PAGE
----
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Archaeologists back at work in Gorham’s Cave complex

Archaeologists back at work in Gorham’s Cave complex

Gorham and Vanguard Caves, Gibraltar’s UNESCO World Heritage Site, are once again the focus of a team of archaeologists and students engaged in the annual summer dig.

Gorham’s Cave was discovered by a Captain Gorham in 1907 and lends it name to the complex which features four caves, Vanguard, Bennett’s and Hyaena.

Gorhams cave (5)

While the caves are most famous for their Neanderthal past, they also feature items from other eras such as the Phoenicians and Carthaginians.

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The Neanderthal occupation of the cave ended 28,000 years ago and it was then occupied by early modern humans between 20,000 to 13,000 years ago.

A group of students under the guidance of Dr Richard Jennings, Senior Lecturer in Archaeology, Natural Sciences and Psychology at the Liverpool John Moores University, is presently carrying out an excavation in a part of the cave where it is known that early modern humans lived.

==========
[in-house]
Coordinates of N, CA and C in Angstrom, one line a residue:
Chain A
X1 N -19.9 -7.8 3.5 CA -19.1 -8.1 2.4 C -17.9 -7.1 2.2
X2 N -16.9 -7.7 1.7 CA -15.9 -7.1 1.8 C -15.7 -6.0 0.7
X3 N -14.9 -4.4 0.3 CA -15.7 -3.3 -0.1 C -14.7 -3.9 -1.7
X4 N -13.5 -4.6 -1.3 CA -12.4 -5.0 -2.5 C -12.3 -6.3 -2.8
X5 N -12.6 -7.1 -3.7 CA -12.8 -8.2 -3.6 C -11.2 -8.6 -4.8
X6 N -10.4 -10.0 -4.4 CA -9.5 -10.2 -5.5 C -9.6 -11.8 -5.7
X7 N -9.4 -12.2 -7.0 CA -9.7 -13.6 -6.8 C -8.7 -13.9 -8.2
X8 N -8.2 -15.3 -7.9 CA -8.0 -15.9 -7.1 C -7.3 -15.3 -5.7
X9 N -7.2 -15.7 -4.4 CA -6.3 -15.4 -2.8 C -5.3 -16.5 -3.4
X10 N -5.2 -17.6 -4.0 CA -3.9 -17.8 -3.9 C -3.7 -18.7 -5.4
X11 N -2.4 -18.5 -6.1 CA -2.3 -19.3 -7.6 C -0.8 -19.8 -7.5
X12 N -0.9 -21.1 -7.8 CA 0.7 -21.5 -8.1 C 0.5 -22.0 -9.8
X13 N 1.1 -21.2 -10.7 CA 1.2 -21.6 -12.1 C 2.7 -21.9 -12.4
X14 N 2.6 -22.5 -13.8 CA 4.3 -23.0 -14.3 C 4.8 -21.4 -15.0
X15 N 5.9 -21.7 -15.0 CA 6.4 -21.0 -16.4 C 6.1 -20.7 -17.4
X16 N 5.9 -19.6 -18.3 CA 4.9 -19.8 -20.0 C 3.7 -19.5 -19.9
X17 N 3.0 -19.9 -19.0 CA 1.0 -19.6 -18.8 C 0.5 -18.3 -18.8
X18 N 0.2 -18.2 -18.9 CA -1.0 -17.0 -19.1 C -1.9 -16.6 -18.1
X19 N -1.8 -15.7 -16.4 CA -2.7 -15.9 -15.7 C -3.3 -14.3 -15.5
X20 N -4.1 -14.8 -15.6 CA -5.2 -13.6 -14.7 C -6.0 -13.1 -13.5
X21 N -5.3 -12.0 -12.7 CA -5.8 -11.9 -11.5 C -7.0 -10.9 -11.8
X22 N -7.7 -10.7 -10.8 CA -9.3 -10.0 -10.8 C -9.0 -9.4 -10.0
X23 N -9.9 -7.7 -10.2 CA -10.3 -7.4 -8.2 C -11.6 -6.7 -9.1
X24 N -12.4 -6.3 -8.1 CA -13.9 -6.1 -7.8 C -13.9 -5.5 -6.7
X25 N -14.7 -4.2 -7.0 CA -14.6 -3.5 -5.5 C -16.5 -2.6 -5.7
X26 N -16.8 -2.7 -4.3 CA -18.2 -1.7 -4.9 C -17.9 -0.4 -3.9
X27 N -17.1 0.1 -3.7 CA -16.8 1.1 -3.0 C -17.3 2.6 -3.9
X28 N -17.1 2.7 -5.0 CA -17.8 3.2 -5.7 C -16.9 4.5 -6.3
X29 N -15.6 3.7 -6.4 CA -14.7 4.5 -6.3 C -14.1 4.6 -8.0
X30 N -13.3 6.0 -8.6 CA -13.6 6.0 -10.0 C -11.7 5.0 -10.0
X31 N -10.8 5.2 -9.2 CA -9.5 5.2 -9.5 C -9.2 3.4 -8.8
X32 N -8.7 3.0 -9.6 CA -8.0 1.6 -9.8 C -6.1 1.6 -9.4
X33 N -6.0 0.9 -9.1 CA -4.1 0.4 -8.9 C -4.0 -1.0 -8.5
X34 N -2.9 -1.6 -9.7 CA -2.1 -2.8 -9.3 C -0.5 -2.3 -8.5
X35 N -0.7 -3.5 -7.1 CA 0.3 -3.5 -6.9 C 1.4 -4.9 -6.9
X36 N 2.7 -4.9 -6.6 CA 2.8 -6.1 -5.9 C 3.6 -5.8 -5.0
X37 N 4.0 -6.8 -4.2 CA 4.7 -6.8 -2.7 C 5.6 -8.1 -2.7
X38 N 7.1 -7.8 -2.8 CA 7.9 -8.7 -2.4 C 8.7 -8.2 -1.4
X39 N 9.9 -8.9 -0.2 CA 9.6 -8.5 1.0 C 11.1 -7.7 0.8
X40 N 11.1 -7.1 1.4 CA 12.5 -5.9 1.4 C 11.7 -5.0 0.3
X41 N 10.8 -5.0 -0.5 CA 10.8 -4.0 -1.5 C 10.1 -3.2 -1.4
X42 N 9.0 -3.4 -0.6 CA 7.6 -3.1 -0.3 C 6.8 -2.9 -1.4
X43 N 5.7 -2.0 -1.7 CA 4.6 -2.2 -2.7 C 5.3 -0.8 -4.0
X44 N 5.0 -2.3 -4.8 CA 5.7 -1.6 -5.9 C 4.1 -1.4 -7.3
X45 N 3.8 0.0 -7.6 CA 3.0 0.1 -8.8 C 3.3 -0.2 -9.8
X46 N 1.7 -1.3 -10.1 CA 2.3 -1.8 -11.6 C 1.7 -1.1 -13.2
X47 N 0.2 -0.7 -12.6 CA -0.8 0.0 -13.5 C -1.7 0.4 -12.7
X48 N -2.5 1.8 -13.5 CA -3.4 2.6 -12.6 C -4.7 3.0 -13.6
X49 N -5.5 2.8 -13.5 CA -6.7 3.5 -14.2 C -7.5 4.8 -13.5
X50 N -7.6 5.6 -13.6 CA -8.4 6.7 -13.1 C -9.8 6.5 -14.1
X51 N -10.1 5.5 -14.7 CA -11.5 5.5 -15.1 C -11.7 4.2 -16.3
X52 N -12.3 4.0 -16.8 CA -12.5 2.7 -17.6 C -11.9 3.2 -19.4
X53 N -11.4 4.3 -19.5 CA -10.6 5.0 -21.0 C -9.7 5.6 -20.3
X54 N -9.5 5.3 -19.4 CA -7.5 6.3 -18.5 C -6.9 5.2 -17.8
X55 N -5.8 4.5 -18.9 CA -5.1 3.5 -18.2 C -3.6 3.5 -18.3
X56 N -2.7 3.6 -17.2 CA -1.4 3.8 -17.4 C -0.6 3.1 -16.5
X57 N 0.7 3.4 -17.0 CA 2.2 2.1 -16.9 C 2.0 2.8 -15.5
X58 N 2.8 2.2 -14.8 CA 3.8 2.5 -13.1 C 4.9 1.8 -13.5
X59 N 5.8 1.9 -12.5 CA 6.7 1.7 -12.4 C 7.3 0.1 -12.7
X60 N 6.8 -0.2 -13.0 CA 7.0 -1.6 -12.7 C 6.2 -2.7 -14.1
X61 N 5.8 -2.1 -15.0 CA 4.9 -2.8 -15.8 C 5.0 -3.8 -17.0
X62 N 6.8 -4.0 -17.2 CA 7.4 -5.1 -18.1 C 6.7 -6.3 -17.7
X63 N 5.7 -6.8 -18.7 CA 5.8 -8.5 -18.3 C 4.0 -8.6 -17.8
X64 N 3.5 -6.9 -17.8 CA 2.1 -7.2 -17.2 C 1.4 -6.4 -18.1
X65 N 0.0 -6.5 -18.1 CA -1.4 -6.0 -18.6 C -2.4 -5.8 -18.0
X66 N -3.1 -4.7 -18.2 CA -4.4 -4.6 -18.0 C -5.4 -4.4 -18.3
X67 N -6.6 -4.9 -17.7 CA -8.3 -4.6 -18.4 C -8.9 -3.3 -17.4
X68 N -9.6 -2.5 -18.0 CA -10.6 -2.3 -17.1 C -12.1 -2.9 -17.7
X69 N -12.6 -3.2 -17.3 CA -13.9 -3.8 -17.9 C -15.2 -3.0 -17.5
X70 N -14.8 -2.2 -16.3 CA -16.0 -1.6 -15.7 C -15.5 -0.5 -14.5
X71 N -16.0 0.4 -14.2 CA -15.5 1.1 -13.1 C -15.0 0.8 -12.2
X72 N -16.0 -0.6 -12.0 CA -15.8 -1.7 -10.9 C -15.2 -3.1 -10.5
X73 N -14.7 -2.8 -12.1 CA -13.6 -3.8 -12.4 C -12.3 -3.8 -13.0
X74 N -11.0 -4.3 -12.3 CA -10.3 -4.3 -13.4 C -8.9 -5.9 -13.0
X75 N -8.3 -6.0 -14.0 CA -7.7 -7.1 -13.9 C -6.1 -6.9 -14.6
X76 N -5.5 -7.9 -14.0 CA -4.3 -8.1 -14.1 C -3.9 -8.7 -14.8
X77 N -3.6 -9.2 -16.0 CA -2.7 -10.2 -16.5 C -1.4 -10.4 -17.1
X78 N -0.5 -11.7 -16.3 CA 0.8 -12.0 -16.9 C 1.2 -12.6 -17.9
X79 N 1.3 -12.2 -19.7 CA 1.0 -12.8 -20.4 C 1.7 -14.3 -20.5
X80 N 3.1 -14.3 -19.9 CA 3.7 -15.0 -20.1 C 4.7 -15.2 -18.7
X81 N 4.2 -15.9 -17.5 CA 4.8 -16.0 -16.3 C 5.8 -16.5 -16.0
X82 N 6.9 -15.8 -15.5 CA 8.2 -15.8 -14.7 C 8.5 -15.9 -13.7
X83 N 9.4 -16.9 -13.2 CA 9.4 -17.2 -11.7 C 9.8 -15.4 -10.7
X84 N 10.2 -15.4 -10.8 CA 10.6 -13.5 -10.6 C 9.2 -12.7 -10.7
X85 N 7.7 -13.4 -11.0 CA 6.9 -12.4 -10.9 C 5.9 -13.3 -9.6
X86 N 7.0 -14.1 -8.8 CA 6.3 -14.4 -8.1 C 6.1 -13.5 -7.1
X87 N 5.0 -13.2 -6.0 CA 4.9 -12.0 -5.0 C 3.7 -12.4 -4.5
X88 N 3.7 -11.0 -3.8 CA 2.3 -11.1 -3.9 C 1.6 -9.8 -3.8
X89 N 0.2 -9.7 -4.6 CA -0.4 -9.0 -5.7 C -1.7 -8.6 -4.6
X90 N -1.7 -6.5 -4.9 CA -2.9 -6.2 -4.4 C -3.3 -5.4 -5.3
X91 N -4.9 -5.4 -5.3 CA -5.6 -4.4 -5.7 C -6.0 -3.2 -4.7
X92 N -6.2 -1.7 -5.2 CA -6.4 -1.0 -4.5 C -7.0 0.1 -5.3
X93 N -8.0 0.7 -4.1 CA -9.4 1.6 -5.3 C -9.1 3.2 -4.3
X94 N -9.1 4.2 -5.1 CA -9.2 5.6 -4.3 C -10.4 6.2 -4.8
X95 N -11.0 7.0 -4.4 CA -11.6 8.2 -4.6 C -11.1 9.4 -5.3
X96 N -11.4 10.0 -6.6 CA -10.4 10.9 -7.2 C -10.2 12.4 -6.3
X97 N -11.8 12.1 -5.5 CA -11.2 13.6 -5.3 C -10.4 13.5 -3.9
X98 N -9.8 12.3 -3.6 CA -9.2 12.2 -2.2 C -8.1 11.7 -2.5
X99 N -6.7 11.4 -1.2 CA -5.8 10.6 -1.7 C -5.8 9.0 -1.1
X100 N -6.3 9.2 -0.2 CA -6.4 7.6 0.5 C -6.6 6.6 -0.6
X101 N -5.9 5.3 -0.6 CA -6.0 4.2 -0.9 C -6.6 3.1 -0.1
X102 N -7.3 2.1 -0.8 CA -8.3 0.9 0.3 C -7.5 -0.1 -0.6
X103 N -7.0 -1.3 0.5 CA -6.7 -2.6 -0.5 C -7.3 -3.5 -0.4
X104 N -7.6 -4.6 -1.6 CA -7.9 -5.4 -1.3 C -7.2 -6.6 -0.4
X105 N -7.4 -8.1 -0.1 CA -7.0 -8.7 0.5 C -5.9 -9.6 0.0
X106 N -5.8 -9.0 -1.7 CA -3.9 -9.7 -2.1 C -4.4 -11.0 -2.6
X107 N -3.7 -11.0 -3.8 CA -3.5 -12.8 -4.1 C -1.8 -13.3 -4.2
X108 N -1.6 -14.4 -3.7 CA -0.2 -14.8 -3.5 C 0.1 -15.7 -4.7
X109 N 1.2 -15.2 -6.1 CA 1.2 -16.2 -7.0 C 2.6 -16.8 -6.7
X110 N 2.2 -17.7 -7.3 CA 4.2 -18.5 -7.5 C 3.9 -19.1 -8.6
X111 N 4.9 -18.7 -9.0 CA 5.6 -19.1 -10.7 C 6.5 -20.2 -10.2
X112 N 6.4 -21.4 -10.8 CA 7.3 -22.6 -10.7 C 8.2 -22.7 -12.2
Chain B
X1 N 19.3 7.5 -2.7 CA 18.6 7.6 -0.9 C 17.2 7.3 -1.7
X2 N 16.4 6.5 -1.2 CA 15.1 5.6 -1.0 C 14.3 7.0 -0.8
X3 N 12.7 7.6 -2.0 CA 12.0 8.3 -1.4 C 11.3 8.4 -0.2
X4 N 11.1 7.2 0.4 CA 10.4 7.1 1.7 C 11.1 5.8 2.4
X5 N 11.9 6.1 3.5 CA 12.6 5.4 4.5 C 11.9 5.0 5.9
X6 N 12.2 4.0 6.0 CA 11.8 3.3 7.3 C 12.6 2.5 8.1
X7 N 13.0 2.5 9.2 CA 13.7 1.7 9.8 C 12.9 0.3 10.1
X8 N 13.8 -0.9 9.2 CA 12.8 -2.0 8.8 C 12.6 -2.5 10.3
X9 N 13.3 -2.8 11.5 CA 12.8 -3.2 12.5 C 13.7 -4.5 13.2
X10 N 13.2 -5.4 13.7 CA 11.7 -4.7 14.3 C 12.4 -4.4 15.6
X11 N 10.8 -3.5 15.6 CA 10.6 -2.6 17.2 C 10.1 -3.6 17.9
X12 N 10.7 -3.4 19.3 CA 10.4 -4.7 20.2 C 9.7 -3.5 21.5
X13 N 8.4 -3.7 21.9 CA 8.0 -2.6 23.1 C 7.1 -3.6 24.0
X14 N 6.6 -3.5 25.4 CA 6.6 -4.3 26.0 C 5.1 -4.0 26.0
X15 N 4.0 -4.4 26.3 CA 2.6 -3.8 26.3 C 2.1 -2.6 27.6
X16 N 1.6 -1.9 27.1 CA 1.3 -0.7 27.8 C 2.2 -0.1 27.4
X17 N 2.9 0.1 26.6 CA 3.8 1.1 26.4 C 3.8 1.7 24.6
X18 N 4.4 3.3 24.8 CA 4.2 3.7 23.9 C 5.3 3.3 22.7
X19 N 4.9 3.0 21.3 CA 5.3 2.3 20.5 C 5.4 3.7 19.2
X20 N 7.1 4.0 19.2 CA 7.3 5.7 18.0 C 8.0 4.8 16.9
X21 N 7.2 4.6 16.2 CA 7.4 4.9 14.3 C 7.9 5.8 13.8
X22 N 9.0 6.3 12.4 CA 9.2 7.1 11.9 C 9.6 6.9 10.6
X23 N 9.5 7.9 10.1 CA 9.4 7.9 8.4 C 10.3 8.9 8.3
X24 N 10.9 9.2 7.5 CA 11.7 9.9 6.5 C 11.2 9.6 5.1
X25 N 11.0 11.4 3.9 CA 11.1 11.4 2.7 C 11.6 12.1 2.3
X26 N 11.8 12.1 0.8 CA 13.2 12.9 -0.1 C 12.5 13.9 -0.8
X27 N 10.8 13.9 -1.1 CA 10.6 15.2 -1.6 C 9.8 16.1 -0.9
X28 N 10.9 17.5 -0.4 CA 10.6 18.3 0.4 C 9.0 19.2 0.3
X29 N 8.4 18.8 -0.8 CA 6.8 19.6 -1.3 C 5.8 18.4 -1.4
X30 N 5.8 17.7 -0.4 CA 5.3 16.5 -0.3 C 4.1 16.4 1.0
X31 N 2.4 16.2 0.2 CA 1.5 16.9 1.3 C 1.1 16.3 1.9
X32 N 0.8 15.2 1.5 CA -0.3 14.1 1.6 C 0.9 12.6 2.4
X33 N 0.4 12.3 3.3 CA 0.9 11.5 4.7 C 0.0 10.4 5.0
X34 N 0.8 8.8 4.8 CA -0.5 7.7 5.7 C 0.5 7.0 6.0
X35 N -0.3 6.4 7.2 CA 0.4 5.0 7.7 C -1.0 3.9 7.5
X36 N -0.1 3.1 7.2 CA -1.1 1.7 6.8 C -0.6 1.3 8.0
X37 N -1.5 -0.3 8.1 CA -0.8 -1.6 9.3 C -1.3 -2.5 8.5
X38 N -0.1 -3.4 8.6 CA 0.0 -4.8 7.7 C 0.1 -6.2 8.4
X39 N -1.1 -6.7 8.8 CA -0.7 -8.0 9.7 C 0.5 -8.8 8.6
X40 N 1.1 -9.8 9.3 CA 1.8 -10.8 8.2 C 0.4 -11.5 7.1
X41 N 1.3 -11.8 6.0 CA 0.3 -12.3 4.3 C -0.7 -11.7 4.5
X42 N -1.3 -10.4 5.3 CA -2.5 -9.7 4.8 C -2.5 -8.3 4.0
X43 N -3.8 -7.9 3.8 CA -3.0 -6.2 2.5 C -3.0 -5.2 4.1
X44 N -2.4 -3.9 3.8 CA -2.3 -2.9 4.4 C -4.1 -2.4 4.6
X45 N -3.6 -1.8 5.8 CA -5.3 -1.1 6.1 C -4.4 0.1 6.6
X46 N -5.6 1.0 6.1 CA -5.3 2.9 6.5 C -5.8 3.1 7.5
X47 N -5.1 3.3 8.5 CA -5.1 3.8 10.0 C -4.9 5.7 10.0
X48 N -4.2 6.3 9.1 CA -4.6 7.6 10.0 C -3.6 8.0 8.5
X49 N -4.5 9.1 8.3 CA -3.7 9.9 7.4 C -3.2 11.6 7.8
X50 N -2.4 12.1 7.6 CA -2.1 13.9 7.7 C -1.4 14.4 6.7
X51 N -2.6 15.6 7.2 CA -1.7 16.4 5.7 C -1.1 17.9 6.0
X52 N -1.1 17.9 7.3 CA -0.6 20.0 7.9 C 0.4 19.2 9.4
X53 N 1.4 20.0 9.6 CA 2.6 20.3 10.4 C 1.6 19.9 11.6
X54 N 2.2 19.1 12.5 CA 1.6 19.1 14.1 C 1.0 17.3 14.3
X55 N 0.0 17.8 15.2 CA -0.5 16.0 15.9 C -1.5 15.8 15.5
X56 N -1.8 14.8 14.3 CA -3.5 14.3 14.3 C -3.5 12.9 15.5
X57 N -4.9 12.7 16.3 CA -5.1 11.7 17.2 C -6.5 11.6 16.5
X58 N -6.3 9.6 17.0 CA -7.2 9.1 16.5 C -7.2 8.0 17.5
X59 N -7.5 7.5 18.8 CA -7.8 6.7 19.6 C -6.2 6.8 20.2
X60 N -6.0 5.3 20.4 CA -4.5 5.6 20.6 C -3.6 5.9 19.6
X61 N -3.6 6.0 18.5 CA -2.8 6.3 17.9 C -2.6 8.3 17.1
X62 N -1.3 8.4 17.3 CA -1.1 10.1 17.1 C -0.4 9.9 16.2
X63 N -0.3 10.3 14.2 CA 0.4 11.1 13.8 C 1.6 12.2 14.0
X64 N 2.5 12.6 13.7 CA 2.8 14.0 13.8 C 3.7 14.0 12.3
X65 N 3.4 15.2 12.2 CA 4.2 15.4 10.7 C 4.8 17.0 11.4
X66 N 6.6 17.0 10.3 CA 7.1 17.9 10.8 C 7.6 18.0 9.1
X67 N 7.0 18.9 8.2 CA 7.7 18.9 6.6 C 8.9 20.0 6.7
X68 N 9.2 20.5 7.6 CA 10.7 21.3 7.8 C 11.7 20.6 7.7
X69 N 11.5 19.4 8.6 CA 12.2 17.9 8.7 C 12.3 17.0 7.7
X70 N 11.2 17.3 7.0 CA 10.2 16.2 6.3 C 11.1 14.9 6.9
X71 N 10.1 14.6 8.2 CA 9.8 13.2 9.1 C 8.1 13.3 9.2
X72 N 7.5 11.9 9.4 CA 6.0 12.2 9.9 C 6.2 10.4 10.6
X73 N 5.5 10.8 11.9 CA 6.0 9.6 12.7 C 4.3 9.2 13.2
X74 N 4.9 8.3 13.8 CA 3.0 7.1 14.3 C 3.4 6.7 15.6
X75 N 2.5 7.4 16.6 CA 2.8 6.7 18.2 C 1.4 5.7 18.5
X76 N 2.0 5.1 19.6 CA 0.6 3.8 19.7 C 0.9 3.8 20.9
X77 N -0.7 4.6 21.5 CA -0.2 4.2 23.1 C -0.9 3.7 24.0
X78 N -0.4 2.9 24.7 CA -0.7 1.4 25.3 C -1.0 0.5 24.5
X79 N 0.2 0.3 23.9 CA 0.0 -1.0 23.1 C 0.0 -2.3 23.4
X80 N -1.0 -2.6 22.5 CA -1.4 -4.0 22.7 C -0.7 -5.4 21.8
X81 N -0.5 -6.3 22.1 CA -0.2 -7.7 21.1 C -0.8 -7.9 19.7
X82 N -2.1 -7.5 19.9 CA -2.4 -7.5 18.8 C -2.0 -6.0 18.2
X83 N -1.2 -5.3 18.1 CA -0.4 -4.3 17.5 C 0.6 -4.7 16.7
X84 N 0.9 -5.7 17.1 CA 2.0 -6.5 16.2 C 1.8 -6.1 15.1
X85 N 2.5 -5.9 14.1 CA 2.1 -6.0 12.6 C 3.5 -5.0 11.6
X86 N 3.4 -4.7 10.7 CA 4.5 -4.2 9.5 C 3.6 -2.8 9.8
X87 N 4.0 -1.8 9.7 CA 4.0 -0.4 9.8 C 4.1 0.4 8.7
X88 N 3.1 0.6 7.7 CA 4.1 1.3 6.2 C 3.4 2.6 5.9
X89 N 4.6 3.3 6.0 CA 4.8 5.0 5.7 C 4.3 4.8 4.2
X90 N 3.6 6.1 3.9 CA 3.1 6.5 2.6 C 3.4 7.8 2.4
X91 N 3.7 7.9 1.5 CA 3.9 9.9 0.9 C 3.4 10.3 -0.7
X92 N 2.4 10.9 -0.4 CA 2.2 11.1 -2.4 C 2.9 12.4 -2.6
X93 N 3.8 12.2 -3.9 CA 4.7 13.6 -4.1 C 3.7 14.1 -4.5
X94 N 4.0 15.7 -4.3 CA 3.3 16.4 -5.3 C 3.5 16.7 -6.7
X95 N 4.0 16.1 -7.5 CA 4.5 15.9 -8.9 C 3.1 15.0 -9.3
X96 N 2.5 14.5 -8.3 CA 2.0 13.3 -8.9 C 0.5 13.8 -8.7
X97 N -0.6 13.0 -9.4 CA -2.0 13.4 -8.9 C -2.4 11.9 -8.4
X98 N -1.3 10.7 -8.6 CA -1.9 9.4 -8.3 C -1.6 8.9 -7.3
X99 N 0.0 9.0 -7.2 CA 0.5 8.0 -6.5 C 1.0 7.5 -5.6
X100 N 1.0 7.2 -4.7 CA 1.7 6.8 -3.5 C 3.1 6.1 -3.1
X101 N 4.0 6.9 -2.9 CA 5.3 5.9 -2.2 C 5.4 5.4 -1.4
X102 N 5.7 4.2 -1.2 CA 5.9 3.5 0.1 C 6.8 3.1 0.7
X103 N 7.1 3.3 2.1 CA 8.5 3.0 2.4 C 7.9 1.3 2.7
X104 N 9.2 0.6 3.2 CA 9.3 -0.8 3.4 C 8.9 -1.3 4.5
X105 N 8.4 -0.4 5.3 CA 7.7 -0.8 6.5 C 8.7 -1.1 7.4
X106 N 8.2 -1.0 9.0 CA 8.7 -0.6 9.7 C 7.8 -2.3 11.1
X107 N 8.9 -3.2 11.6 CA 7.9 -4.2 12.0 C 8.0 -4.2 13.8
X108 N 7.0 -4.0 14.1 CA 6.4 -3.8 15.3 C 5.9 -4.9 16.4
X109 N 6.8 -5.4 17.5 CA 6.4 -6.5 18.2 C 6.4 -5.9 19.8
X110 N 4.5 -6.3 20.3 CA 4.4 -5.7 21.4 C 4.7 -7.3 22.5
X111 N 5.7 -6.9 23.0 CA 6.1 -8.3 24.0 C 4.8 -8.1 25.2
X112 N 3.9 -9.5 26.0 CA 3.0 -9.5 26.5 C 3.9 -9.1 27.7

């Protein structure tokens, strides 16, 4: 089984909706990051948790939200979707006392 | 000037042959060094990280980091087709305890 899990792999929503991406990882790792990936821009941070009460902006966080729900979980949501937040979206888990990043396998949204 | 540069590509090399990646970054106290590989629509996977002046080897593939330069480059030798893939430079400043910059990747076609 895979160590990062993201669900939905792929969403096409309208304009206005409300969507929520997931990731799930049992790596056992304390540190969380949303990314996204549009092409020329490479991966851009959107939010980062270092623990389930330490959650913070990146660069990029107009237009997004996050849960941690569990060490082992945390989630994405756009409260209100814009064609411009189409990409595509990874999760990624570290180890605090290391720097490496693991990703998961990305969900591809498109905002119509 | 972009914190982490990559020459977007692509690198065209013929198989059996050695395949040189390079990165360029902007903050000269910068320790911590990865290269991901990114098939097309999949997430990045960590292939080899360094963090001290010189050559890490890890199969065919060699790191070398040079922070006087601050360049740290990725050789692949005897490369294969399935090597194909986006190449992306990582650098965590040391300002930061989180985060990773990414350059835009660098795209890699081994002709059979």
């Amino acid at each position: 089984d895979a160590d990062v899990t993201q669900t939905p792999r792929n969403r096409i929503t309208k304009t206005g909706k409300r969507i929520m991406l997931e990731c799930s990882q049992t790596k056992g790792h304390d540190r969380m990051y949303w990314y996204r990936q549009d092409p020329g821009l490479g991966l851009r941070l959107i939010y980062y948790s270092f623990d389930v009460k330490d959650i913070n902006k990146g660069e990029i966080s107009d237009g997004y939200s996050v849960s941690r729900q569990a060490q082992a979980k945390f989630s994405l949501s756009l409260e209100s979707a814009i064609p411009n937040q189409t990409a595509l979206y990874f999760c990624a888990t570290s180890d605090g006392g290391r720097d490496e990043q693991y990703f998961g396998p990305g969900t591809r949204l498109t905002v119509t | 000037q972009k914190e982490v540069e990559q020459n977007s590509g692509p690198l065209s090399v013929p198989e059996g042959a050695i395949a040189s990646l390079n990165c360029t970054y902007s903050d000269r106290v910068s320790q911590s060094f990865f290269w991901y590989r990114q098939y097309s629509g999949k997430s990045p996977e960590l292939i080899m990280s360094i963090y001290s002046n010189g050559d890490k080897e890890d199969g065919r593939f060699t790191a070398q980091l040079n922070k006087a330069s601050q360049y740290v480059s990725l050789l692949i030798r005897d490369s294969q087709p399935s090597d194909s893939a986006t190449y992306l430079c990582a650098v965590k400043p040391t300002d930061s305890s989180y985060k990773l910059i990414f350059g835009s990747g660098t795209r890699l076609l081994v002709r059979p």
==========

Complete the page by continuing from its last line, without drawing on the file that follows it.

Gorhams cave (1)

So far this year the archaeologists have found an array of animal bones, charcoal, flint used for Neanderthal tools and seeds.

The caves have yielded amazing finds in the past, including the milk tooth of a Neanderthal child that was found in Vanguard Cave last year.

It is finds like this that spur on the work of Dr Jennings and the students, who spend the warm summer months in the depths of a cave working their way through layers of history.

Pics by Eyleen Sheil

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